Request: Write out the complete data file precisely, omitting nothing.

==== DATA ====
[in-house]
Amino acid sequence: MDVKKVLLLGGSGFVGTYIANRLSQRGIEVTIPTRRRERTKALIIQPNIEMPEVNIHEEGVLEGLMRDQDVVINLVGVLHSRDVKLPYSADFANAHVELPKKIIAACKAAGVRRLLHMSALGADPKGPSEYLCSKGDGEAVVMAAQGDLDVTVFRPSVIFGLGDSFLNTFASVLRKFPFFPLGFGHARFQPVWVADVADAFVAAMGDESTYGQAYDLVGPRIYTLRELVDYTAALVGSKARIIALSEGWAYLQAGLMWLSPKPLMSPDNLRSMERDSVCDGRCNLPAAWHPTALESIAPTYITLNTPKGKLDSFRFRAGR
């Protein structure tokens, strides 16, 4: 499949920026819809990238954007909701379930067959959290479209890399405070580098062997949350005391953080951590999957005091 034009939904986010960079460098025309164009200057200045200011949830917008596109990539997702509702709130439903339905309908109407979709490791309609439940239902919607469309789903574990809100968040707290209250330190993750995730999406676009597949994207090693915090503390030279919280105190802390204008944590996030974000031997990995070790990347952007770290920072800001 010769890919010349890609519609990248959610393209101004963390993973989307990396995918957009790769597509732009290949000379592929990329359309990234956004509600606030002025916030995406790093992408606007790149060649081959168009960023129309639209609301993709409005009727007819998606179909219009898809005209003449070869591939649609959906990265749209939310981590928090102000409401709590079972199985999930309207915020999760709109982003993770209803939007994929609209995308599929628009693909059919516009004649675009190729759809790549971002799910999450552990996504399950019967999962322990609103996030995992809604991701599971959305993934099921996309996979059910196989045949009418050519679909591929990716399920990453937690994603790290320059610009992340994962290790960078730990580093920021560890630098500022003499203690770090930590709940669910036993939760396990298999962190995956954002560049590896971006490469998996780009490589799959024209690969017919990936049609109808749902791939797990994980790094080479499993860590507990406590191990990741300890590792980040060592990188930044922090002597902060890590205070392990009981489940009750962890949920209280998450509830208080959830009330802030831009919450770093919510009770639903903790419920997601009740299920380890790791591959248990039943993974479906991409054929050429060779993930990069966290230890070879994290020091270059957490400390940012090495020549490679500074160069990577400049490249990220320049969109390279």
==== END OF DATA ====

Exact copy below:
[in-house]
Amino acid sequence: MDVKKVLLLGGSGFVGTYIANRLSQRGIEVTIPTRRRERTKALIIQPNIEMPEVNIHEEGVLEGLMRDQDVVINLVGVLHSRDVKLPYSADFANAHVELPKKIIAACKAAGVRRLLHMSALGADPKGPSEYLCSKGDGEAVVMAAQGDLDVTVFRPSVIFGLGDSFLNTFASVLRKFPFFPLGFGHARFQPVWVADVADAFVAAMGDESTYGQAYDLVGPRIYTLRELVDYTAALVGSKARIIALSEGWAYLQAGLMWLSPKPLMSPDNLRSMERDSVCDGRCNLPAAWHPTALESIAPTYITLNTPKGKLDSFRFRAGR
């Protein structure tokens, strides 16, 4: 499949920026819809990238954007909701379930067959959290479209890399405070580098062997949350005391953080951590999957005091 034009939904986010960079460098025309164009200057200045200011949830917008596109990539997702509702709130439903339905309908109407979709490791309609439940239902919607469309789903574990809100968040707290209250330190993750995730999406676009597949994207090693915090503390030279919280105190802390204008944590996030974000031997990995070790990347952007770290920072800001 010769890919010349890609519609990248959610393209101004963390993973989307990396995918957009790769597509732009290949000379592929990329359309990234956004509600606030002025916030995406790093992408606007790149060649081959168009960023129309639209609301993709409005009727007819998606179909219009898809005209003449070869591939649609959906990265749209939310981590928090102000409401709590079972199985999930309207915020999760709109982003993770209803939007994929609209995308599929628009693909059919516009004649675009190729759809790549971002799910999450552990996504399950019967999962322990609103996030995992809604991701599971959305993934099921996309996979059910196989045949009418050519679909591929990716399920990453937690994603790290320059610009992340994962290790960078730990580093920021560890630098500022003499203690770090930590709940669910036993939760396990298999962190995956954002560049590896971006490469998996780009490589799959024209690969017919990936049609109808749902791939797990994980790094080479499993860590507990406590191990990741300890590792980040060592990188930044922090002597902060890590205070392990009981489940009750962890949920209280998450509830208080959830009330802030831009919450770093919510009770639903903790419920997601009740299920380890790791591959248990039943993974479906991409054929050429060779993930990069966290230890070879994290020091270059957490400390940012090495020549490679500074160069990577400049490249990220320049969109390279």